Lake District


North Yorkshire

North Wales



About Summiteer

~Gibson Knott and the A591~

13th December 2015

Wintry Scene

Scroll down for photos and a description of the walk....

A591 - Closed
Storm Damage

I quite understand the authority's parking policy in Grasmere, but I won't pay to park unless it is absolutely necessary. Lots of free roadside parking on the A591 - until the parking meters arrive! Also, if walkers could be offered more affordable parking in Grasmere, they might then spend their spare pounds in the shops. The A591 is closed, more later. The river crossing here has been compromised; not a lost bridge, but maybe dislodged stepping stones?

Ghyll Foot

To Ghyll Foot

This walk route involves territory on three out of four of the OS Expoler maps of "The English Lakes" and I needed to carry two of them. We started the walk at 08:00hrs and are heading for Ghyll Foot for an ascent to the ridge between Helm Crag and Gibson Knott.

Greenburn Damaged footbridge
Damaged Footbridge

Storm Desmond (I fell a tad sorry for all the innocent Desmond's of the world) wreaked havoc with high winds and persistent heavy rain. This footbridge survived, just. The route up to the ridge has been zig-zagged and that's fine by me.

Steel Fell

Steel Fell

This is our first walk in the Lakeland Fells since...a long time ago, October-ish. The wind and rain are no comfort for a walker with a camera and those of us that work all week are restircted to viewing only the weekend forecasts. I reckon six out of the last seven Saturdays have been unpleasant - and the other was bloomin' freezing!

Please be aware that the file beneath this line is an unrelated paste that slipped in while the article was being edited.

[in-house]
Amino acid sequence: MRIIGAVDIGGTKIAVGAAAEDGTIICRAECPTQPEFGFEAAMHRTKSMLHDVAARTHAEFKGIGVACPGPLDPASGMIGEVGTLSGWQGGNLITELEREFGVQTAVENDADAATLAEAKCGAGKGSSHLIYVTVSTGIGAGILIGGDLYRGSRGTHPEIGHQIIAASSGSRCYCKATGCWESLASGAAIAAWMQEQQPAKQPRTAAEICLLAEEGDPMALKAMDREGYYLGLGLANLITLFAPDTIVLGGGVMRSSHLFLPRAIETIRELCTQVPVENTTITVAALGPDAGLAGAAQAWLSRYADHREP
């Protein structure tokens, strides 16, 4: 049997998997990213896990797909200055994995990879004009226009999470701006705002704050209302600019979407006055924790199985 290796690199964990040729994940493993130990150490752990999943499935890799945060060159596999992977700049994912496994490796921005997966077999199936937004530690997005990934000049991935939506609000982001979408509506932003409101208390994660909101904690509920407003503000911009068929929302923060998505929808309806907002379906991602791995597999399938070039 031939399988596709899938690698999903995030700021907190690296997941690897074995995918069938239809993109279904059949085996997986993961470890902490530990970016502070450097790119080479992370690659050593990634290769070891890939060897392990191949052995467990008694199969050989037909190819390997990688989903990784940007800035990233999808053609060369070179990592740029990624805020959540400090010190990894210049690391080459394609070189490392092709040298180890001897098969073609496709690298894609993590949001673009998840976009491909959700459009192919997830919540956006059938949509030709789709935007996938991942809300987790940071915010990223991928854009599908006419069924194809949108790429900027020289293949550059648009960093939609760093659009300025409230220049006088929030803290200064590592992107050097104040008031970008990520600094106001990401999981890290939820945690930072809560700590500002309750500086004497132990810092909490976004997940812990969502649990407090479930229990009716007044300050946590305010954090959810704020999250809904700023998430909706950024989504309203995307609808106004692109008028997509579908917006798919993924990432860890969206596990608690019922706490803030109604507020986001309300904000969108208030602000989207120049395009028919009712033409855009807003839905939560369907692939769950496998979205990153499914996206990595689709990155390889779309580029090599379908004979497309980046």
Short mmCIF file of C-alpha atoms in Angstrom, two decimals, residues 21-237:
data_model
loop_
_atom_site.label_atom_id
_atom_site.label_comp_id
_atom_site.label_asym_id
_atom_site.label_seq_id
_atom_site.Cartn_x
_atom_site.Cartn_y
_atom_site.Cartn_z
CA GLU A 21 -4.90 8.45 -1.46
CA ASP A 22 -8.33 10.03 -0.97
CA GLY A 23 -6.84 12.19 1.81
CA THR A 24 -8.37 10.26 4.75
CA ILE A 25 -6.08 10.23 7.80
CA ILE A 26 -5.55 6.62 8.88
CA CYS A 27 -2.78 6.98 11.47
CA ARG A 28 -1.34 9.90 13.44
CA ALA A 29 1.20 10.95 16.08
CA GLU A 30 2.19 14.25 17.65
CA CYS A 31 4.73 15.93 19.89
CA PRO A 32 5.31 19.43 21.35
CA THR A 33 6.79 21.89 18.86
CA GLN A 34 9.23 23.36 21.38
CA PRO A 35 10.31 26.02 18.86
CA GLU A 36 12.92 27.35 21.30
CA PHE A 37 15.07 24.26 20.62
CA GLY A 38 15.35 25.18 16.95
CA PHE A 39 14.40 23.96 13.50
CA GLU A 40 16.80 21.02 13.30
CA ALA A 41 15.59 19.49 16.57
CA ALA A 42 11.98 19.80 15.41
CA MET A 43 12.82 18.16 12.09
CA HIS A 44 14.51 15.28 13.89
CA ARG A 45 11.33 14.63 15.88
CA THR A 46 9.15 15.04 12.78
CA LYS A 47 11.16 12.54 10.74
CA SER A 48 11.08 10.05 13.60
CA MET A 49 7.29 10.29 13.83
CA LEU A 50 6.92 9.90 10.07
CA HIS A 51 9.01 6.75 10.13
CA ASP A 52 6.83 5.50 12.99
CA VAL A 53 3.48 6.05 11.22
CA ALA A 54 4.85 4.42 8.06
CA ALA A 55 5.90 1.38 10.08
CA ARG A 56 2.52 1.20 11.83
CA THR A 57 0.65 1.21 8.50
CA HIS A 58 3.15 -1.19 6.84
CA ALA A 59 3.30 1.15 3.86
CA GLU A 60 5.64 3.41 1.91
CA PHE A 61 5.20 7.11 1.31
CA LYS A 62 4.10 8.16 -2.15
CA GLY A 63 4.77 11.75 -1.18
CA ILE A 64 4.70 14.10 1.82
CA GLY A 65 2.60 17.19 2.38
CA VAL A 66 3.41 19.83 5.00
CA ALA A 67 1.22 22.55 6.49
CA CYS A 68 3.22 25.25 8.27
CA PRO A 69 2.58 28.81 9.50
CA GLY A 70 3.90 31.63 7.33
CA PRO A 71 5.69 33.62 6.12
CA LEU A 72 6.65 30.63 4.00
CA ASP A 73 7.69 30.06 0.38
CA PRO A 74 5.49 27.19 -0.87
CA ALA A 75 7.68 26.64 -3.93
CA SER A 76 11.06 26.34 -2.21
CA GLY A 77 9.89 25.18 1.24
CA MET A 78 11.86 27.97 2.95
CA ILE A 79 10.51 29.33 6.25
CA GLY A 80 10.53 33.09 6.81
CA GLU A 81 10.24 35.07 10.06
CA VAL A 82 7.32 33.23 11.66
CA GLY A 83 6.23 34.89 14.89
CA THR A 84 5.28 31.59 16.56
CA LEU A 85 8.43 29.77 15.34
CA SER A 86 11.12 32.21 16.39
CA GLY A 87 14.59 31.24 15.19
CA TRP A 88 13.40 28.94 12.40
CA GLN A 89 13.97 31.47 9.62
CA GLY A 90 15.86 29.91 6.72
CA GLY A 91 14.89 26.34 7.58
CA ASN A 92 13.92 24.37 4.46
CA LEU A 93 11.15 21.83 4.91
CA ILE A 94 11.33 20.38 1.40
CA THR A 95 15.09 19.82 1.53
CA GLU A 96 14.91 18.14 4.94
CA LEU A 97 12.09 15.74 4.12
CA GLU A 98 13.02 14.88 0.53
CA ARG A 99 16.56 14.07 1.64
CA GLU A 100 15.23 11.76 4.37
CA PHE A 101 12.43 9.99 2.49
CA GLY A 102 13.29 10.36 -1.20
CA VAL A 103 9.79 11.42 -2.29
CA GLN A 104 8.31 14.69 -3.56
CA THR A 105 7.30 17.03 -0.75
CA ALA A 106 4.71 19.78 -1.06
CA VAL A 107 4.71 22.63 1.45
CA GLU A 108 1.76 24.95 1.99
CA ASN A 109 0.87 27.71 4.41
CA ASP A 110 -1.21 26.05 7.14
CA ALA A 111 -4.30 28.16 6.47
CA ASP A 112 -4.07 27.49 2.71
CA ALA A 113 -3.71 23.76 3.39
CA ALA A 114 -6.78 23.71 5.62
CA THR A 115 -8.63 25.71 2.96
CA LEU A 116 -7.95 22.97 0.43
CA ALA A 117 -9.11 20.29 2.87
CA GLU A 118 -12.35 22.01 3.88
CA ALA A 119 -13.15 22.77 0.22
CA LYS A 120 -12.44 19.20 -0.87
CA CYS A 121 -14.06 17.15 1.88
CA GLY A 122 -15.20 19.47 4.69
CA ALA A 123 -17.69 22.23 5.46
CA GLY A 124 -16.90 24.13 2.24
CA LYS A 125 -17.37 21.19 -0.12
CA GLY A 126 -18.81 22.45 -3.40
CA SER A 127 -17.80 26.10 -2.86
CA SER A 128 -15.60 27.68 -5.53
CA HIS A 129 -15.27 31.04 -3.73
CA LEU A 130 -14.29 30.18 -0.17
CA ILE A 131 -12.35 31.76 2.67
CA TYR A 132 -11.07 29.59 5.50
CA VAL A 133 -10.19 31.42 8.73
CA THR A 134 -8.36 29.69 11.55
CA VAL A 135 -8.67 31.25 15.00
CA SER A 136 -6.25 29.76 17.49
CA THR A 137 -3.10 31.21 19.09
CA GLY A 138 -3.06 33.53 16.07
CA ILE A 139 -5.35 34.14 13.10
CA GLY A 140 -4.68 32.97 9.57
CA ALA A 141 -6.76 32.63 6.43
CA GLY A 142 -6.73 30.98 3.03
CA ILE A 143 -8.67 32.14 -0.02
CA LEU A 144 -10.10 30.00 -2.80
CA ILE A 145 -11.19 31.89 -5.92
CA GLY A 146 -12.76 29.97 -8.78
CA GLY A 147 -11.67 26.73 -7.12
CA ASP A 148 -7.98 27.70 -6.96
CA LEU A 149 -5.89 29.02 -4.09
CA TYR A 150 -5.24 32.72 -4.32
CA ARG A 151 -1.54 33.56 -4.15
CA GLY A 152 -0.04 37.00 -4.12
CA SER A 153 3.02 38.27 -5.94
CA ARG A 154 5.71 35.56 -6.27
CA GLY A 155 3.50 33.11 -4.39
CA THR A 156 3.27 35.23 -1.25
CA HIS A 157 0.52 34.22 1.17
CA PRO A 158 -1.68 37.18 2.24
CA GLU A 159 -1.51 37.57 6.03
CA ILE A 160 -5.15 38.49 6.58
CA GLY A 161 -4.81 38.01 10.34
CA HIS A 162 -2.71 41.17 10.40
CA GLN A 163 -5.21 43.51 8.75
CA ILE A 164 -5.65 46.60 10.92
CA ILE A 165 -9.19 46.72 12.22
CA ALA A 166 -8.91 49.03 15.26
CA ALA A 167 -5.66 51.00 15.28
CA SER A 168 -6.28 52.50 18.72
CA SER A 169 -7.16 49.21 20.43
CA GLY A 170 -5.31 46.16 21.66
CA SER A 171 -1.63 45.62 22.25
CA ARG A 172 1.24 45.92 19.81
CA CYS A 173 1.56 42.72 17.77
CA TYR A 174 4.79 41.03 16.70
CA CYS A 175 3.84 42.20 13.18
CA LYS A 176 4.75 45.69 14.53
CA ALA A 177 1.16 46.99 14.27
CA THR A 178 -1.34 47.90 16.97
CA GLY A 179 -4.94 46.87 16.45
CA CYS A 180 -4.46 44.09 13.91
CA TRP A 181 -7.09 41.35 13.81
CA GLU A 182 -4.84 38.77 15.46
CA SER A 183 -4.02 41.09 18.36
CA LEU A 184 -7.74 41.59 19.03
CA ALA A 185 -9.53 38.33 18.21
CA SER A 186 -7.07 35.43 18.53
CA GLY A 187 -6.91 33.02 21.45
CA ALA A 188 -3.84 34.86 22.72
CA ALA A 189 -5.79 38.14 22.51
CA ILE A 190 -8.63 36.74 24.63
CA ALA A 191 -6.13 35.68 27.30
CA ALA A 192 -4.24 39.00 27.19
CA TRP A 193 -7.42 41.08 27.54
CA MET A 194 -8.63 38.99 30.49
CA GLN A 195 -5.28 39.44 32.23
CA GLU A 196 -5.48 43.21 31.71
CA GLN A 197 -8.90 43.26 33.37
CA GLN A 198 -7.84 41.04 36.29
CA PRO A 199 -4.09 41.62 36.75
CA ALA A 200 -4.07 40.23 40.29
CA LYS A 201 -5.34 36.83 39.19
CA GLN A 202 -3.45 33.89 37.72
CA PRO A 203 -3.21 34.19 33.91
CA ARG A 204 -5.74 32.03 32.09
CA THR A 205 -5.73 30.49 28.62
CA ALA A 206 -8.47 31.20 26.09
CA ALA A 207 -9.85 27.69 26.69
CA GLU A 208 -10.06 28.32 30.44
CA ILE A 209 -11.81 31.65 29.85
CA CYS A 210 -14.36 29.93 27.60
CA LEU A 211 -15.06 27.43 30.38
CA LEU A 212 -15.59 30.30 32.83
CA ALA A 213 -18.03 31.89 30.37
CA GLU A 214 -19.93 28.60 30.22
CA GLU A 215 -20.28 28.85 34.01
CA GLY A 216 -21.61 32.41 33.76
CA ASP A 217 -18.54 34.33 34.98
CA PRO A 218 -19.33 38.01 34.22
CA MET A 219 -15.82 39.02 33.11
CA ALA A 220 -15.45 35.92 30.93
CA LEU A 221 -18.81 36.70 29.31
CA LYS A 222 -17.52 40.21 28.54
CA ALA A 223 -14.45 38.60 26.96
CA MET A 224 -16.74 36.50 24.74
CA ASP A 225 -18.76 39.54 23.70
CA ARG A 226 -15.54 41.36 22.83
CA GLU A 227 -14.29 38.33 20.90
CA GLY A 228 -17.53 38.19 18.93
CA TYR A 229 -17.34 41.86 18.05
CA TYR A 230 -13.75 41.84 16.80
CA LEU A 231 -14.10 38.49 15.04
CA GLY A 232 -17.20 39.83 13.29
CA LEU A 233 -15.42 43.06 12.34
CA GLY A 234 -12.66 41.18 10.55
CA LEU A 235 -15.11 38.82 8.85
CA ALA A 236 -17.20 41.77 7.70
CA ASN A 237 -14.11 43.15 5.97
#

Helm Crag Grasmere Mist

Misty Grasmere

Windermere and Grasmere are still under the morning mists. Helm Crag (left) is often the first fell on a walk to Gibson Knott and beyond, but I've done that before and so chose something different.

Gibson Knott  Summit

Gibson Knott Summit 1,379ft asl

Mountain profiles are a little indistinct today with snowy landscapes merging with the less-than-blue sky.

Far Easdale Gill

Far Easedale Gill

Calf Crag

To Calf Crag

Next up, Calf Crag. Most years, I give Calf Crag a miss, it is not in my top fifty. But this will be the second time this year that Molly and I have reached the summit, fascinating isn't it (not)!

Calf Crag Summit
Pond Skating
Calf Crag Summit 1,762ft asl

I did not encourage Molly to go on to the ice and would rather she hadn't; soon we are on top of Calf Crag. It's not easy plodding through the freshly-fallen and semi-frozen snow, which also serves to hide paths and dangers.


To Wythburn Head

The next bit was untidy and unpleasant for both of us and not something I can recommend, more so as I couldn't find the expected path.

Wythburn Head

Wythburn Head

We are heading for Steel End at the southern end of Thirlmere for a look at the damaged road.

Wyth Burn
Wyth Burn

Wyth Burn hosts a series of fine waterfalls and boasts a surviving footbridge. I would venture to suggest that we were the only beings in Wyth Burn today - you would have to be slightly unhinged or mad to make this choice after heavy rain (!). Also, there is no vehicular access to the Wythburn car park at the moment.